An article from the Herald Sun, a case of domestic violence every 10 minutes at Christmas – police, provides an example of the increased violence exposure. The article shared data that authorities expected more than 100 cases of domestic violence to occur on Christmas day alone.

The Washington Times also shares an article that cites New Year’s Eve and New Year’s Day as two of the most dangerous days of the year for domestic violence. “According to the National Resource Center on Domestic Violence, domestic violence reports increase as much as 30 percent on New Year’s Eve and New Year’s Day.”

So, it is essential that we keep this in mind as we enter the New Year.

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Mandatory Reporting: Implications, Meanings, and Practice

We’ve been talking a great deal about mandated reporting the past few weeks expanding our knowledge about the topic, drilling down into some of the specifics, and thinking through some of the barriers for professionals and systems.  Now we’ve come to what the implications of that reporting might be for mandated professionals, families, individuals, and the children affected.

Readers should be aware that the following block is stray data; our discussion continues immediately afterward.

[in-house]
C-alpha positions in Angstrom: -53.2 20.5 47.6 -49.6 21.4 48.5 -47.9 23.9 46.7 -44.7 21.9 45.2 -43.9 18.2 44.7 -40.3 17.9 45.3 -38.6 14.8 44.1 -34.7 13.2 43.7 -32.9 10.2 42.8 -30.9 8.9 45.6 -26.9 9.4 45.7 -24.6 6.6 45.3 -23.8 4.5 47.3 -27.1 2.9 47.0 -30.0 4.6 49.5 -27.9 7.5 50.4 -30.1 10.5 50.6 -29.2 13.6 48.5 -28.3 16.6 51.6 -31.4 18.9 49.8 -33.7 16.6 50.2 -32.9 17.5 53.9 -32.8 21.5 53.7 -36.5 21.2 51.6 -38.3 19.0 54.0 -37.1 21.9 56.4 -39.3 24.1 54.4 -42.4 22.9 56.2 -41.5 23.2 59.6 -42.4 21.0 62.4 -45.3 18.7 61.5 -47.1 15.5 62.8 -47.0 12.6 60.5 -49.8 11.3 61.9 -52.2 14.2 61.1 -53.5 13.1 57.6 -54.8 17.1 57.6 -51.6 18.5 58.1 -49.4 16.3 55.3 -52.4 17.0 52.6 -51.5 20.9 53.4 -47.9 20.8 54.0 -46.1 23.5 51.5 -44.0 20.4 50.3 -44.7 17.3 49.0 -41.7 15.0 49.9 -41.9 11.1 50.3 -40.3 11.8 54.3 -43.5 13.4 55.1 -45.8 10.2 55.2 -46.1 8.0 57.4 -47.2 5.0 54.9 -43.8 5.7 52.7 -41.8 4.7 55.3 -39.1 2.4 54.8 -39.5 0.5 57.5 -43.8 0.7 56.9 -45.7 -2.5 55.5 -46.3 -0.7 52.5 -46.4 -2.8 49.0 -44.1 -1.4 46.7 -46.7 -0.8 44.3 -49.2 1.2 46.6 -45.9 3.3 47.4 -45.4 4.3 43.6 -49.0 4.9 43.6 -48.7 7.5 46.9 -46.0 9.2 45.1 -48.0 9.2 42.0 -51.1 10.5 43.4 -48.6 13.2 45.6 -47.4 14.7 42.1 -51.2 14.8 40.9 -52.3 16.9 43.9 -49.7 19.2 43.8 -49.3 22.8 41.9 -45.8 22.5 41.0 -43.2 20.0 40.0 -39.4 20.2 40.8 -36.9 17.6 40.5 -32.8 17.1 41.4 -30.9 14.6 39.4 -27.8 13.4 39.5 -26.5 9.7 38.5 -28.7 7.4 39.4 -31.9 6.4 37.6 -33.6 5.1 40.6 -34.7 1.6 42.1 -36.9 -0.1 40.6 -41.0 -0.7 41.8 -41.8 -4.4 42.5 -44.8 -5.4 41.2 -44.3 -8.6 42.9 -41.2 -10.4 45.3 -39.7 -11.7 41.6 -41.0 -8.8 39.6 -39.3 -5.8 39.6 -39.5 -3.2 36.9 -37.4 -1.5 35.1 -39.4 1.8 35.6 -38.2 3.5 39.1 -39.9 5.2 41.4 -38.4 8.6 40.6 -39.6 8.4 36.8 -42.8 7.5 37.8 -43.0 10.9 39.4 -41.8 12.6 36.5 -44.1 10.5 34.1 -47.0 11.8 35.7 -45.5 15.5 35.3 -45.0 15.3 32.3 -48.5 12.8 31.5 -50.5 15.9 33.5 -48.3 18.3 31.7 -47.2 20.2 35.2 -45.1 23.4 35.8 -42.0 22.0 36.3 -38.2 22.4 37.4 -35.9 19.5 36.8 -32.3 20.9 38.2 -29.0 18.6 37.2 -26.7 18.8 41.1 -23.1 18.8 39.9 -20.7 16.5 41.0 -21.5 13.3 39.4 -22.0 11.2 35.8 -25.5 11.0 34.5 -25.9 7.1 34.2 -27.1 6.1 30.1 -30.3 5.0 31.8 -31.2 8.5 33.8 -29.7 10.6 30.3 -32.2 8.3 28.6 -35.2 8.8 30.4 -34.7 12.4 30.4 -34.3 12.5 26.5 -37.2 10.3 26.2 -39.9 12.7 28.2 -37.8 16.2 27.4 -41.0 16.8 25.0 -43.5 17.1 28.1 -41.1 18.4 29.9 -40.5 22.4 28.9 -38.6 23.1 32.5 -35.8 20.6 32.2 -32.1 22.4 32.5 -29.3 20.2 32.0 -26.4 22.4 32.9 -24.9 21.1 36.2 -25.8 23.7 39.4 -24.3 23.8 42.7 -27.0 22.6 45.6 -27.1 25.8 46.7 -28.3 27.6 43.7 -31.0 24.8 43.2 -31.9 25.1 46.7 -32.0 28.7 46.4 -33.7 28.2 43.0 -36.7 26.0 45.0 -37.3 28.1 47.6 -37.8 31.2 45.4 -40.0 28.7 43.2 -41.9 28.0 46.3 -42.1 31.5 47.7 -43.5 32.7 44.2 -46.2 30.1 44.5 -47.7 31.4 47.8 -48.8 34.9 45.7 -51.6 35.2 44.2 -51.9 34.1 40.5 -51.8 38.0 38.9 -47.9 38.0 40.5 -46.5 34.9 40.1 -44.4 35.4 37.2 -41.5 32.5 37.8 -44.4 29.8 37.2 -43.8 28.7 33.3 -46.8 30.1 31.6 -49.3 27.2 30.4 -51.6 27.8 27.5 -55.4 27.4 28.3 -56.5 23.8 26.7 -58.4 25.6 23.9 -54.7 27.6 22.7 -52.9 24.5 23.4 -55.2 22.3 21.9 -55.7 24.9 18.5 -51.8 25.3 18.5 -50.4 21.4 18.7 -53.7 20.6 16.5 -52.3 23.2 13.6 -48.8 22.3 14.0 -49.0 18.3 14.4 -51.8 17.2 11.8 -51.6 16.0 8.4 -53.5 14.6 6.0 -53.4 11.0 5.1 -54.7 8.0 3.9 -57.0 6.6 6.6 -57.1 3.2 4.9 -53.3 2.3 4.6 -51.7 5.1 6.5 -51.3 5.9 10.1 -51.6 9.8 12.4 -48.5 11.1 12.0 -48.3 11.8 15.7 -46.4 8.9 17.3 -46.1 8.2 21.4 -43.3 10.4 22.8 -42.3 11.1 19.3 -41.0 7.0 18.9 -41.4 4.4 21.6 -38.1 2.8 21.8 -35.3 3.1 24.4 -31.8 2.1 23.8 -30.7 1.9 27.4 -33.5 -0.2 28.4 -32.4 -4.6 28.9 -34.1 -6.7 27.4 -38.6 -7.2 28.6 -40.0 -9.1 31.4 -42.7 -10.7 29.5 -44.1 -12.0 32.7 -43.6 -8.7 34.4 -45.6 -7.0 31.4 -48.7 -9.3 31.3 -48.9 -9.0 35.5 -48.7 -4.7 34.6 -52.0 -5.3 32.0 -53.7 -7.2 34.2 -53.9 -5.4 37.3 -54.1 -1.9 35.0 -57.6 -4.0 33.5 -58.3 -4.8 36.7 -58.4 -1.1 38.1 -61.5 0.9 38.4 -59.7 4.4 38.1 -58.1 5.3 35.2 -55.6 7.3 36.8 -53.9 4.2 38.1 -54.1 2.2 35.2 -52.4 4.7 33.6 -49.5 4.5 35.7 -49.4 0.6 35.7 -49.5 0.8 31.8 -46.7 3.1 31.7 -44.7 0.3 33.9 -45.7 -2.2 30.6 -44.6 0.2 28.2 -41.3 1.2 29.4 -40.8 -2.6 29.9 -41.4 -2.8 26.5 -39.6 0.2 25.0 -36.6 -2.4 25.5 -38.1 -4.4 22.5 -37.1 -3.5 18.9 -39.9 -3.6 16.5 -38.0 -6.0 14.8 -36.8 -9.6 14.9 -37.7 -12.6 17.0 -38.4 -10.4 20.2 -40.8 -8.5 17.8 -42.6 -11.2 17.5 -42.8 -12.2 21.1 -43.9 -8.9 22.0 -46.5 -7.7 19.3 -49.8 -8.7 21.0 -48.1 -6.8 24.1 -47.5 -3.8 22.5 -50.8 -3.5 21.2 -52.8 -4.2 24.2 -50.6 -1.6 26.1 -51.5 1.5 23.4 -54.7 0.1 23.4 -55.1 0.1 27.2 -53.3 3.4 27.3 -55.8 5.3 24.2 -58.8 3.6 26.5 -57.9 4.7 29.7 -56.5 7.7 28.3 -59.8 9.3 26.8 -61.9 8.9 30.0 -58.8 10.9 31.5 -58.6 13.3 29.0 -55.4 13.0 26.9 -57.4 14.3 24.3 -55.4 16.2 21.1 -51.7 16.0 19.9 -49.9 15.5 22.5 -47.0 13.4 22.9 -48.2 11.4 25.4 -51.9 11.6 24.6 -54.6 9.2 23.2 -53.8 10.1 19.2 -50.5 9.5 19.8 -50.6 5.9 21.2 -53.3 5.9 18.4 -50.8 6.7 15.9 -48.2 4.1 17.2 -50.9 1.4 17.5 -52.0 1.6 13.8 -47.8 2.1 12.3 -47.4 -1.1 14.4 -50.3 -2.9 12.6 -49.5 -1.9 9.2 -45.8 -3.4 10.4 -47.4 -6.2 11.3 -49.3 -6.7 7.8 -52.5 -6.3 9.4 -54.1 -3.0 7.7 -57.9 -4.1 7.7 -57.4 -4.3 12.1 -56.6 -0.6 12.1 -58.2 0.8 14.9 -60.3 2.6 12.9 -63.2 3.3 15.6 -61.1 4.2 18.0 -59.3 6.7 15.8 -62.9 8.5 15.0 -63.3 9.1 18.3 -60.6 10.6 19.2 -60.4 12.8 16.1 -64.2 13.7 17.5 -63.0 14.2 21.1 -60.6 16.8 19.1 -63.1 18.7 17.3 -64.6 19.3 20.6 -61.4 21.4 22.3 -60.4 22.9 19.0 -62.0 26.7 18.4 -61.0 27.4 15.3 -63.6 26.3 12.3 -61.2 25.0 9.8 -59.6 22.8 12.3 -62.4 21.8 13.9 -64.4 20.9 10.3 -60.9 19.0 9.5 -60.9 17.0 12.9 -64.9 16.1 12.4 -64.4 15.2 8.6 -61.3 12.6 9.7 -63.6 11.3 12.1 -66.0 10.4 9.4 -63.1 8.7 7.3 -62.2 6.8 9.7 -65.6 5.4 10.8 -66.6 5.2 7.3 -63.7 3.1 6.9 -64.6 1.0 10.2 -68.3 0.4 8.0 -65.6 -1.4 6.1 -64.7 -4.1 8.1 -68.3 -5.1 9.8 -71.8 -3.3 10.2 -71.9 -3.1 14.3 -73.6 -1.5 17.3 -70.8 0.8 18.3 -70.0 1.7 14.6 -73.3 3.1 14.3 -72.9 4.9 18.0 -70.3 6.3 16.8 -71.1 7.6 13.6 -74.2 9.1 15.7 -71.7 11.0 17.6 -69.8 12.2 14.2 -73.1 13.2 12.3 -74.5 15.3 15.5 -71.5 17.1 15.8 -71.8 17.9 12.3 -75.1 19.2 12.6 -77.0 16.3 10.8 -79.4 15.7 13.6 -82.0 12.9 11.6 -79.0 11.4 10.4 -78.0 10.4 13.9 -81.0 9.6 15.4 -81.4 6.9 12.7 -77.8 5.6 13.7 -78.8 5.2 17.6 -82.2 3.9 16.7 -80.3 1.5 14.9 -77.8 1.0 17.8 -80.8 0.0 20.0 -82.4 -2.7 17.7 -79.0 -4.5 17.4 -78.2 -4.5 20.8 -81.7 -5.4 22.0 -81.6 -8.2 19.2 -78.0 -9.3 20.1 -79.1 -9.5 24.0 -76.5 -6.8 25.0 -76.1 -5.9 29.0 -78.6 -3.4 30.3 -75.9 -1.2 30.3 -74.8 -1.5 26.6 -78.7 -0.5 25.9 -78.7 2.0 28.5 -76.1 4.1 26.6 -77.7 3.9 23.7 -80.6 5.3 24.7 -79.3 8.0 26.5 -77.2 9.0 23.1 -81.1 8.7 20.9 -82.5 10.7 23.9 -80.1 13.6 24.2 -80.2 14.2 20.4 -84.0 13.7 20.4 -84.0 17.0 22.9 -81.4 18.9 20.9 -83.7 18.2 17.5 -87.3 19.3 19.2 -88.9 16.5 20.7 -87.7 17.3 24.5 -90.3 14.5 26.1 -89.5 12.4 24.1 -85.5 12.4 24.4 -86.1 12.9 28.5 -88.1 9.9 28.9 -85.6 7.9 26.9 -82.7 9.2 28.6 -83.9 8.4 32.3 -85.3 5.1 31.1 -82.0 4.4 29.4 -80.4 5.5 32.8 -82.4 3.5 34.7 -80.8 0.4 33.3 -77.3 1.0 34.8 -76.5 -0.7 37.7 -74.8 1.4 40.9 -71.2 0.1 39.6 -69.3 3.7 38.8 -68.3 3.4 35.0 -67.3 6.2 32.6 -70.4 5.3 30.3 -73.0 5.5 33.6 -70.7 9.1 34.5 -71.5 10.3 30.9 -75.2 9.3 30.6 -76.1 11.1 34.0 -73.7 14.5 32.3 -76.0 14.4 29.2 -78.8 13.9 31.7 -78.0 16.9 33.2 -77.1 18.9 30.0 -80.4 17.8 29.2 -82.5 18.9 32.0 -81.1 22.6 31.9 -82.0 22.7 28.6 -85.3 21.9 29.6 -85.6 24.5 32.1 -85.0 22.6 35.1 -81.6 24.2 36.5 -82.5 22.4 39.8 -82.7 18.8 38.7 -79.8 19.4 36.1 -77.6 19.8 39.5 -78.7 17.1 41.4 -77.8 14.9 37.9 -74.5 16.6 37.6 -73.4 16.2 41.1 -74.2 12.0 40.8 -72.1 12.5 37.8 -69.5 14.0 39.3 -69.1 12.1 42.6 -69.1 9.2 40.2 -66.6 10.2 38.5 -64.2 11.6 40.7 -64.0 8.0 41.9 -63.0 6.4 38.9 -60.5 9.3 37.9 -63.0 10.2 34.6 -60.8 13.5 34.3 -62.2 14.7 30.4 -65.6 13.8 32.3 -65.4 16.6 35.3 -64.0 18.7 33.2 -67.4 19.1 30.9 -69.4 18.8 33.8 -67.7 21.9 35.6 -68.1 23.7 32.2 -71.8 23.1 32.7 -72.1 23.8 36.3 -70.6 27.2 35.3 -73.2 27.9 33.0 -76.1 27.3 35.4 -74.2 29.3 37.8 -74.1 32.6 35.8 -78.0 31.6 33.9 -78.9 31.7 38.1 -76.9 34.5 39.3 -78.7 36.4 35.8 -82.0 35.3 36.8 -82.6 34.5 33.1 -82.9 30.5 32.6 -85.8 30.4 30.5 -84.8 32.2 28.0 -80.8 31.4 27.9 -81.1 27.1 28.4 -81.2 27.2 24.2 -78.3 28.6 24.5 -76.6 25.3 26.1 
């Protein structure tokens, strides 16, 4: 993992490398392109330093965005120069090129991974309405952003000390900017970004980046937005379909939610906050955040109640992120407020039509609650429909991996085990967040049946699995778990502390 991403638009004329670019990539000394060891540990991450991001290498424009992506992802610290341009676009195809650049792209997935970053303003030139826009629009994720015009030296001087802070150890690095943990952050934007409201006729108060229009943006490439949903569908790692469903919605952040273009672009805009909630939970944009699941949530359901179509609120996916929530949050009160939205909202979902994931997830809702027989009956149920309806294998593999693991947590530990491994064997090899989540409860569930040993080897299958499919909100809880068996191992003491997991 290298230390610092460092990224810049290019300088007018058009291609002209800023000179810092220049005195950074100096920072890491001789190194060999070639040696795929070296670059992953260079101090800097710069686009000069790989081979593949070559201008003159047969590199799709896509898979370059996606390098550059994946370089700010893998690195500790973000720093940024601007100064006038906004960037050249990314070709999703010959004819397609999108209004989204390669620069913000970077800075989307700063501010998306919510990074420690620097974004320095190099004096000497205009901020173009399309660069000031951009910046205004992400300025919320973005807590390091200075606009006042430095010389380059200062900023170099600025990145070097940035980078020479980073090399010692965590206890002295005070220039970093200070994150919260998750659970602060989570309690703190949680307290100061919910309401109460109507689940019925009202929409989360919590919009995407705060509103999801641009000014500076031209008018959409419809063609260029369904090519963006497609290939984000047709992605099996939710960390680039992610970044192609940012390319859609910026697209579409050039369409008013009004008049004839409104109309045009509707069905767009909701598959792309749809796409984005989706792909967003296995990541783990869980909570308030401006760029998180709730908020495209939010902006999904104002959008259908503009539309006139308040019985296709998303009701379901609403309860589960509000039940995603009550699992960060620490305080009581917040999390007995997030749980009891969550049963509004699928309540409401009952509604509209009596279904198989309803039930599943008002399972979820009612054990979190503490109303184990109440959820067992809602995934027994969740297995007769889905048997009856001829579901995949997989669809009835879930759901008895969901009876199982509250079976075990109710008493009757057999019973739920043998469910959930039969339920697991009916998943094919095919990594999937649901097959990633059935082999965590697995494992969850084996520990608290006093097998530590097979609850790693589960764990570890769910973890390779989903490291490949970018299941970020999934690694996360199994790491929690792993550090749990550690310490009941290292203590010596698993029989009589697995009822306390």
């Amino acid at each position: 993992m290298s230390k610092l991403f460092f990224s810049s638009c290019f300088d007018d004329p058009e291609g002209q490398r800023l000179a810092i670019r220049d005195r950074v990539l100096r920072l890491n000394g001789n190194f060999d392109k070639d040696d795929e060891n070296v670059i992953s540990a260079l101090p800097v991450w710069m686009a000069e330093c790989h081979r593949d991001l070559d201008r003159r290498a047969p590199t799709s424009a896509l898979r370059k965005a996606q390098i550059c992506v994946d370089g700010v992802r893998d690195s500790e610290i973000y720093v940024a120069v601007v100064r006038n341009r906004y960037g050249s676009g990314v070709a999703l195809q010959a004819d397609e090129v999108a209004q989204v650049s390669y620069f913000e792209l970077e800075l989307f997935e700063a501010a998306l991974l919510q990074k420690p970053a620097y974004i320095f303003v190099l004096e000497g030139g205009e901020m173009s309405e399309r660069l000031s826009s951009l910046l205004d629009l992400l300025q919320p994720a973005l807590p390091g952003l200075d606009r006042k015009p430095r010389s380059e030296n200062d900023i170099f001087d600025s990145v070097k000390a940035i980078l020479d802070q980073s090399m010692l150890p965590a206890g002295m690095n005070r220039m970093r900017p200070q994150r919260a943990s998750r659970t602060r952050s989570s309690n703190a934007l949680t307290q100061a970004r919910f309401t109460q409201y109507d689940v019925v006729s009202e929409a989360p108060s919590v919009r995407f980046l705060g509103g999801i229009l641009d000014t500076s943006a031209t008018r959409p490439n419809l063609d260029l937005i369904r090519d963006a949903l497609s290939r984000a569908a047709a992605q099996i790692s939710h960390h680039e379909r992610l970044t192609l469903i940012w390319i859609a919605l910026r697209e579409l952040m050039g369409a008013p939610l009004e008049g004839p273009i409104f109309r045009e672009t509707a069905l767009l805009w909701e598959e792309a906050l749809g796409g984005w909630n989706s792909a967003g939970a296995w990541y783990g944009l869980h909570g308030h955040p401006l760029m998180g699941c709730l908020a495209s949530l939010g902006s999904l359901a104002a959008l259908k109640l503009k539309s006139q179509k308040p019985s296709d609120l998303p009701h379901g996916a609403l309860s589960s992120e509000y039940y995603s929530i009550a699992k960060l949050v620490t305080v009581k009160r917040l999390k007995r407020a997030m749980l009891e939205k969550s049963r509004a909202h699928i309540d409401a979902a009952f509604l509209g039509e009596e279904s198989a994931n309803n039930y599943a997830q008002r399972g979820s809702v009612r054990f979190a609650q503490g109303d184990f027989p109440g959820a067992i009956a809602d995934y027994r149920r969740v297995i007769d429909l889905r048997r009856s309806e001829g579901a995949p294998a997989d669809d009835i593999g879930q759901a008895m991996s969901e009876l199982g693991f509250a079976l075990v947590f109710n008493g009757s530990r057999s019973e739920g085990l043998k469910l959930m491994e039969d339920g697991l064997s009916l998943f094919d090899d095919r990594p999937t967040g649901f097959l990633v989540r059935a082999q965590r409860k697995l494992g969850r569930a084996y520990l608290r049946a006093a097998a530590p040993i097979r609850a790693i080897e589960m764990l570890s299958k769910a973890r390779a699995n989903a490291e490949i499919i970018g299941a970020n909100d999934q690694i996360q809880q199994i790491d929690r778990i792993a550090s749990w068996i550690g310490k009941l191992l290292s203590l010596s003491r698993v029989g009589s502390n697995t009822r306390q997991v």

Since the Penn State scandal became public knowledge, there has been a firestorm of opinion and media and legislative activity across the United States. States are responding by reviewing current mandatory reporting laws and reinforcing who is responsible for reporting abuse and when they should be reporting. There is some individual outcry that everyone should be required to be a mandated reporter and others are opposed to the expansion of legislation, citing it will cause more harm than good. But, overall there is a general agreement that reporting laws are necessary but clarification is essential for them to be carried out properly.